Ford had seen plenty of unspeakable incidents during his 26-year career. But there were also good days like when he rescued victims from a house fire, and how much pride he felt when days later they came to the police department to thank him. Fortunately, Ford wrote down these experiences in his newly released book “The Other Side of the Line.” Ford tells how he came up with the title as a reminder to himself and his fellow brothers in blue that one day they will return to the civilian world and must seek success in retirement. One way to accomplish this is through education, integrity, and a commitment to excel beyond all preconceived limitations.

Having already had a master’s degree by the time he reached retirement eligibility, he was invited to lecture at the College of Saint Elizabeth. “I remember coming home that night and telling my wife this is what I wanted to do,” Ford recalled. So, he pulled the plug and dove in headfirst, simultaneously enrolling in a Ph.D. program while teaching courses at the college. “It was an excellent decision,” Ford said. “And all these years later I am still here enjoying what I do.”

Ford retired as a lieutenant and was responsible for mentoring officers while handling administrative duties. As up and down and unpredictable as police work was, there was a silver lining. “The job prepared me for what I am doing now at the college,” Ford said. “I use my administrative skills and mentoring ability every day. I enjoy keeping a full schedule of mentoring students and helping potential students get the credits they deserve when enrolling in the college.” Ford’s professional life is no different from his personal life, “My wife calls me ‘The Fixer,’” he said. “I am the one the family comes to for problem-solving.”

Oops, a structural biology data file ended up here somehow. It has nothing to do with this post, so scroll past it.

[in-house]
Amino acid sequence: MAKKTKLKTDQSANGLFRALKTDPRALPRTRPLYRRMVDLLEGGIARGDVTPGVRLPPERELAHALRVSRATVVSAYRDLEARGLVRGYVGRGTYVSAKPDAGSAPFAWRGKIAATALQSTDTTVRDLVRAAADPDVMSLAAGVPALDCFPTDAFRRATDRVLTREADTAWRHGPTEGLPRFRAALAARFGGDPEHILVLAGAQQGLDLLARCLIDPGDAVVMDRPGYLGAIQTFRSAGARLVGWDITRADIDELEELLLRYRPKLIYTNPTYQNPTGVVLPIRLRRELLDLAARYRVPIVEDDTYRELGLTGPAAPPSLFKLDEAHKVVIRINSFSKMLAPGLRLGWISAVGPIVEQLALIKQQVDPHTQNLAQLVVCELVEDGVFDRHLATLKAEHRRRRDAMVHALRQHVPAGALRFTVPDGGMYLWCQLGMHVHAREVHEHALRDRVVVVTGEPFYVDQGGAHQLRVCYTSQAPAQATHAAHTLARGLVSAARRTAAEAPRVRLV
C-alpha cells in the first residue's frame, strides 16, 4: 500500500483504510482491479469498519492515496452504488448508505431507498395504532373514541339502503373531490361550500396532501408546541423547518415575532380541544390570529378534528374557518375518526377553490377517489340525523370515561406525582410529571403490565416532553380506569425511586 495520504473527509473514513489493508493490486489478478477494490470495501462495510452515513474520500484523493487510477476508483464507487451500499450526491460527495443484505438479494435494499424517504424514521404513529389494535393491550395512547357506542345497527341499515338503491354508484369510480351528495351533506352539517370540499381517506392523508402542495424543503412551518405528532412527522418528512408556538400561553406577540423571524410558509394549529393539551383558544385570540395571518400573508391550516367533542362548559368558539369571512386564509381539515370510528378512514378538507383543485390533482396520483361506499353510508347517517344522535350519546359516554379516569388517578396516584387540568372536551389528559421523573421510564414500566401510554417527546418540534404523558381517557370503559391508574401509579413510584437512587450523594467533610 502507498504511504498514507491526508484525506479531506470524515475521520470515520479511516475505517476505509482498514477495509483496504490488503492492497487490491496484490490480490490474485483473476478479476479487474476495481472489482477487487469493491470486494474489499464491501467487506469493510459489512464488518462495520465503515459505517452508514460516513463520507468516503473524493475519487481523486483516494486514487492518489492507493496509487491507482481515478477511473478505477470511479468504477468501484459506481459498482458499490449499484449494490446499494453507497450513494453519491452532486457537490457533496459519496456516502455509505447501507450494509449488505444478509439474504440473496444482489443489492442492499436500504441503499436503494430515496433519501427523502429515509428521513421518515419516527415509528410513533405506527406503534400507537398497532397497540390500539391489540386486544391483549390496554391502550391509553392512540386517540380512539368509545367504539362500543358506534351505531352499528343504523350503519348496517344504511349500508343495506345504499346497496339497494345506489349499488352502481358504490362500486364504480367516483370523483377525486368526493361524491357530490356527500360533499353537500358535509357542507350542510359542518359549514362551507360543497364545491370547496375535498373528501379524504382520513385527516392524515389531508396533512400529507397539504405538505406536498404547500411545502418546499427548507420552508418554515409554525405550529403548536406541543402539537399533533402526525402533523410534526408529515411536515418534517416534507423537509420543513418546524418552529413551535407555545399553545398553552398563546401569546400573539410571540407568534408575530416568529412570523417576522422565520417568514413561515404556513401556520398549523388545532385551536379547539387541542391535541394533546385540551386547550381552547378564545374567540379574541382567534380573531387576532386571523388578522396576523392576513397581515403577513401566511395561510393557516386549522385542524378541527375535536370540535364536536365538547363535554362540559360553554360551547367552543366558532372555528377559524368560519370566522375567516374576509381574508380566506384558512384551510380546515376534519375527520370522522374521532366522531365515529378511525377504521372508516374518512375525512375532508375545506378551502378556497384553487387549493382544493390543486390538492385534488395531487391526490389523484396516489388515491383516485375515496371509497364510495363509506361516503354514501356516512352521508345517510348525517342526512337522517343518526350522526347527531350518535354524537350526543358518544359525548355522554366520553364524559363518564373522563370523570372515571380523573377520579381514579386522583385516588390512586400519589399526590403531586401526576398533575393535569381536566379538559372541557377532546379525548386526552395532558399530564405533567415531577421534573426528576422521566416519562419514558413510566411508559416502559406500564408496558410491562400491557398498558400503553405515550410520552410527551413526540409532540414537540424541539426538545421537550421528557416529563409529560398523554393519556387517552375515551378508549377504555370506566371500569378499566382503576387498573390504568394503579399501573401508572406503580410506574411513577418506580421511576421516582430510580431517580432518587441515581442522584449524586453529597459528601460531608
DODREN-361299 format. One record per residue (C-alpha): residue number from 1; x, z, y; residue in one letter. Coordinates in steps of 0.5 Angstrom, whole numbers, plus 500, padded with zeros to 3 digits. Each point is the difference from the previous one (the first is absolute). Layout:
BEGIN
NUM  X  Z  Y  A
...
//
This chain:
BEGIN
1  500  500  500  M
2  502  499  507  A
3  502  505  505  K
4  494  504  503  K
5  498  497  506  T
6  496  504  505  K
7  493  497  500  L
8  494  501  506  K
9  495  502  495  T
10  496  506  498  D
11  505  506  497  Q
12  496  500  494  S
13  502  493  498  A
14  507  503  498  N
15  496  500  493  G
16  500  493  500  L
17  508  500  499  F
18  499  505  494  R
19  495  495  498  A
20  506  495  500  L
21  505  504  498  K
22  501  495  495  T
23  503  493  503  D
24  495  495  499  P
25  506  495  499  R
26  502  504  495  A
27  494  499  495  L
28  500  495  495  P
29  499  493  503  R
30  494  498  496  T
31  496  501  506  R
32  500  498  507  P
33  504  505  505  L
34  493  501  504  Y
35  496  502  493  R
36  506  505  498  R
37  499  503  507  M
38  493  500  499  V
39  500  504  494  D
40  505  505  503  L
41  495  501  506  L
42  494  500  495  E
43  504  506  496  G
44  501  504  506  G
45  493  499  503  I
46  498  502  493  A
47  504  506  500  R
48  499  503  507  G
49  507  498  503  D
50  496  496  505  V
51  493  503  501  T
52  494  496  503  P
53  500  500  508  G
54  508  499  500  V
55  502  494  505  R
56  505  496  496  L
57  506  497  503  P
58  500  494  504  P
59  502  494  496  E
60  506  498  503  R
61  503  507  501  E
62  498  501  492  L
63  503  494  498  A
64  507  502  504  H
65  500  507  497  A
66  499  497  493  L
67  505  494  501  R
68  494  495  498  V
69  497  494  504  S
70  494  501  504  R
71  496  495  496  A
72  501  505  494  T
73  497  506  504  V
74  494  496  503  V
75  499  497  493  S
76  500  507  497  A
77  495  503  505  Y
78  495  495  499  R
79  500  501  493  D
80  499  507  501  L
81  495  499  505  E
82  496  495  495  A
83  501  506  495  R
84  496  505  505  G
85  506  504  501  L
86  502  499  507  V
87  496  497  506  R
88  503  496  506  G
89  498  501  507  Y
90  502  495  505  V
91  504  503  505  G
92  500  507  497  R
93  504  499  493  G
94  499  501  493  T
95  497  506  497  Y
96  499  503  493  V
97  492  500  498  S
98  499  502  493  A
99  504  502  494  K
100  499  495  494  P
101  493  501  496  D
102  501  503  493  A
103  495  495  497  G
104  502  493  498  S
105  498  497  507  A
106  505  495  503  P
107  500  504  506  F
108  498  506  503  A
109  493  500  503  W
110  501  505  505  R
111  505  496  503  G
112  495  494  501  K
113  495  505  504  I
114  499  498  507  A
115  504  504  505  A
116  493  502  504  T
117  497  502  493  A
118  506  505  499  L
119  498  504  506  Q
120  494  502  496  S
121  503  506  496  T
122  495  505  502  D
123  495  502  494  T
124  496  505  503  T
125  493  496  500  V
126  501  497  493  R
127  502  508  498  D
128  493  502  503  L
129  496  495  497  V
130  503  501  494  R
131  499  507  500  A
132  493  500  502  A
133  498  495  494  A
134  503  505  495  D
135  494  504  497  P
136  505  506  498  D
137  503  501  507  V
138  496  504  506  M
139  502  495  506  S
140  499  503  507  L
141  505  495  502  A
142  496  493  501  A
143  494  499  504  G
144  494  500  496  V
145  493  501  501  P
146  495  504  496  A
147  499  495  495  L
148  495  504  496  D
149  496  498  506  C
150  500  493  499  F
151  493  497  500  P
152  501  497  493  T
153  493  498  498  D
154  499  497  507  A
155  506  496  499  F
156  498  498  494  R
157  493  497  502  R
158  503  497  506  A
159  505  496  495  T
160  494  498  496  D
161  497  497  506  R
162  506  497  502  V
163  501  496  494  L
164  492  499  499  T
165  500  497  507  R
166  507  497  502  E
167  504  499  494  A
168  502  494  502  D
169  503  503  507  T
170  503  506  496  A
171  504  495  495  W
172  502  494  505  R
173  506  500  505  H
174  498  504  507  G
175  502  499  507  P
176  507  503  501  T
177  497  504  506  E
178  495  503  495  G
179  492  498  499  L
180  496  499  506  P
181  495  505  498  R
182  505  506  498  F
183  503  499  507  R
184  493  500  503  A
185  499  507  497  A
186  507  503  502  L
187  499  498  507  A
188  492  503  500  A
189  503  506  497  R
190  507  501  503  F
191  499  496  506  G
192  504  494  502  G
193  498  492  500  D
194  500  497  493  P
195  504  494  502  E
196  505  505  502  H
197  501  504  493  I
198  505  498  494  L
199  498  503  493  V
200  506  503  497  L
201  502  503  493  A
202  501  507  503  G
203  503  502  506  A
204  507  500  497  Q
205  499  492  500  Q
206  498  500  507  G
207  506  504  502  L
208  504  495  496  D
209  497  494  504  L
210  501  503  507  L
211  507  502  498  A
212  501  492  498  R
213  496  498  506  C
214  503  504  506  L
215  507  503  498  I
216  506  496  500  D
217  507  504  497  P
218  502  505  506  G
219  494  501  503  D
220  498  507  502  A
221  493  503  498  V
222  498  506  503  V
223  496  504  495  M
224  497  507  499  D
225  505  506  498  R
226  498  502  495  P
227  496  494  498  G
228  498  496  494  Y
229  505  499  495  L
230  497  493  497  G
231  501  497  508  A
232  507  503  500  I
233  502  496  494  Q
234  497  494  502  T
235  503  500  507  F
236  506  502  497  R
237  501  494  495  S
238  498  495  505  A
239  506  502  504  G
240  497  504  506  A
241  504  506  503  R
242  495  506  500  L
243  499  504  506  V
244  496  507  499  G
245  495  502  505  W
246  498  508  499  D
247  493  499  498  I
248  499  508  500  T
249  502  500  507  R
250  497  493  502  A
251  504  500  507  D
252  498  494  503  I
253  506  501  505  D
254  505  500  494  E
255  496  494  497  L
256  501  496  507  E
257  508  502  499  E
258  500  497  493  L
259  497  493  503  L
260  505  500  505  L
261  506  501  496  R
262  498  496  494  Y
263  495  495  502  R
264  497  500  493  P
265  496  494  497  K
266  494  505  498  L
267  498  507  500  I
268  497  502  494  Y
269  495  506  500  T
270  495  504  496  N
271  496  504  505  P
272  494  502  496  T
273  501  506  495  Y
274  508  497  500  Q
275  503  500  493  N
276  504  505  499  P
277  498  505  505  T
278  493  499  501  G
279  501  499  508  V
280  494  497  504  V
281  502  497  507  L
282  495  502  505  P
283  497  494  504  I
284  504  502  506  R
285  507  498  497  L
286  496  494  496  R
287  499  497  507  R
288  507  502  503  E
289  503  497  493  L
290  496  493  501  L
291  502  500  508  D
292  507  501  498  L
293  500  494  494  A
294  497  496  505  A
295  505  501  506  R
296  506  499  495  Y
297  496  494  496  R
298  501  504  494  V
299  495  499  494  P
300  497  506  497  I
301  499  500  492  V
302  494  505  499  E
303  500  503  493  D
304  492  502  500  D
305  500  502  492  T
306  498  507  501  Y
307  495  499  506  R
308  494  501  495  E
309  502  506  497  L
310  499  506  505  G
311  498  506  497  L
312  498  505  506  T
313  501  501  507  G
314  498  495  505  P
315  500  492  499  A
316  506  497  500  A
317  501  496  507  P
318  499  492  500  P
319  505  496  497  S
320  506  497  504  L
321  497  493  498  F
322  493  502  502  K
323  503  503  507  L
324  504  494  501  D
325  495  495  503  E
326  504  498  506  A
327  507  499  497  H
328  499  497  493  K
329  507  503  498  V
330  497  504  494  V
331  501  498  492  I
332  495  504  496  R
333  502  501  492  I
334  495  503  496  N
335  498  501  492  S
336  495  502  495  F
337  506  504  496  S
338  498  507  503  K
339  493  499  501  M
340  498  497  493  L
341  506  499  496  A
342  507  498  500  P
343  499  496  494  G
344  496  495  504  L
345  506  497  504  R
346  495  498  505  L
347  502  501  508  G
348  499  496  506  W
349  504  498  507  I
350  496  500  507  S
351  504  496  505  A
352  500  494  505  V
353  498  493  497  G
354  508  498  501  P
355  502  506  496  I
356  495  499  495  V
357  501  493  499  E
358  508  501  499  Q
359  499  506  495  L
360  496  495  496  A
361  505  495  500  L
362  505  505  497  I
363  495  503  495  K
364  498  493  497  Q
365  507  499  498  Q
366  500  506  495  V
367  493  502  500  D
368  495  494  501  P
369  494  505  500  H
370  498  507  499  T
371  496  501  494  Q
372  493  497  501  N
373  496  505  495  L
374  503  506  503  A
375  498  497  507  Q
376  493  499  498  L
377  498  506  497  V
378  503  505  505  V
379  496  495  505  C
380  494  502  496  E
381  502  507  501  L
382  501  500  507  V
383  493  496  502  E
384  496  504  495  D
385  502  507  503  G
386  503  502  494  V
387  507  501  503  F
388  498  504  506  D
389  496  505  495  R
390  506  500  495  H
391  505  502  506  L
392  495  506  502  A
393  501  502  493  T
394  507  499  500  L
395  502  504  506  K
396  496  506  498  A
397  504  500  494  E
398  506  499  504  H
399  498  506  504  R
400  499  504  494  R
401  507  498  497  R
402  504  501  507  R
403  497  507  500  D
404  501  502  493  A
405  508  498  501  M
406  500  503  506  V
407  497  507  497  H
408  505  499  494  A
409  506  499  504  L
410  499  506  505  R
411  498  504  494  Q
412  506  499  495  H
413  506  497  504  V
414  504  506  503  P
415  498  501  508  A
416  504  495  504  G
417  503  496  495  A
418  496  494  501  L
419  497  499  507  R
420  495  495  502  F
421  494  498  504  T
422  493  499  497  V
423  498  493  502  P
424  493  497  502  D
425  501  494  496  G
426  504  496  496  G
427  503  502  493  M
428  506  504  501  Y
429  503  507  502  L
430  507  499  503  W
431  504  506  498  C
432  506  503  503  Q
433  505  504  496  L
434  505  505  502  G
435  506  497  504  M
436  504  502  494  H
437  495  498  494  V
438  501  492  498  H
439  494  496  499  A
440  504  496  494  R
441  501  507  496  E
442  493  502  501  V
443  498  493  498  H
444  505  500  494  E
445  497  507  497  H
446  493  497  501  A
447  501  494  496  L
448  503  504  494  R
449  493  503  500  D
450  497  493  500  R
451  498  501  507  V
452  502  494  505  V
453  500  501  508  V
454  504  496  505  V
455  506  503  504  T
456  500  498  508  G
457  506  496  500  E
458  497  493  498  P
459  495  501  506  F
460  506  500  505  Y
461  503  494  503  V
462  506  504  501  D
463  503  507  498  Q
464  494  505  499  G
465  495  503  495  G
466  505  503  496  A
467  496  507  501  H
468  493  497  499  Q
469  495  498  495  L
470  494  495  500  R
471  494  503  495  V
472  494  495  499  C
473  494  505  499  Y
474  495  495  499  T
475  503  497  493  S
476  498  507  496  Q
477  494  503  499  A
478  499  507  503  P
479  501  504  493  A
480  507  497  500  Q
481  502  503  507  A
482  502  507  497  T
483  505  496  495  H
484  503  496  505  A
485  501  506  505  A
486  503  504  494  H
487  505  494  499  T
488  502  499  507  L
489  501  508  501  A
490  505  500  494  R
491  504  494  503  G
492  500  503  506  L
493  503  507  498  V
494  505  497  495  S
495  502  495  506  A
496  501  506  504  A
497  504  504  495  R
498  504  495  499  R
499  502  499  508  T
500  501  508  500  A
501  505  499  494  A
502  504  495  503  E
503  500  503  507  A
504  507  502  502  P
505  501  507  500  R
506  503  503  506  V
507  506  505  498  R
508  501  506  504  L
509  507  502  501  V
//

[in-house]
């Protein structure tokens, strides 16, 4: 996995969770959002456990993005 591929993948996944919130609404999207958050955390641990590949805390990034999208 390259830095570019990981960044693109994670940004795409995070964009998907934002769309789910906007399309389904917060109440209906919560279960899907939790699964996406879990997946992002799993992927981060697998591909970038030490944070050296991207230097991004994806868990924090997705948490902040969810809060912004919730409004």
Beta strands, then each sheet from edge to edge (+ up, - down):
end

Ford is proud to come from a strong lineage of public servants. His late grandfather, Dennis, was a police officer in Summit, his late father, James Sr., was a Union County corrections officer, and his sons are both on the job. Brian is a detective sergeant in Florham Park and Timothy, a sergeant in Union.

Ford’s new book is enjoying rave reviews and interests among law enforcement officers and beyond. He’s been busy attending book signings and readings and discussing the material with enthusiasts. The book is trending heavily in the Northeast, and Ford hopes to continue this momentum. “It’s been a rewarding experience,” Ford said. “One that has motivated me to begin a sequel.”

To purchase a copy of this highly recommended read at a discounted price, visit 05714103. The book is also available at Amazon and other booksellers.

George Beck is a police detective, award-winning journalist, and managing editor of Blue Magazine. He holds a Ph.D. in History & Culture from Drew University. He is the author of The Killer Among Us and several other books. His nonfiction and short stories have been featured in magazines and anthologies nationally and internationally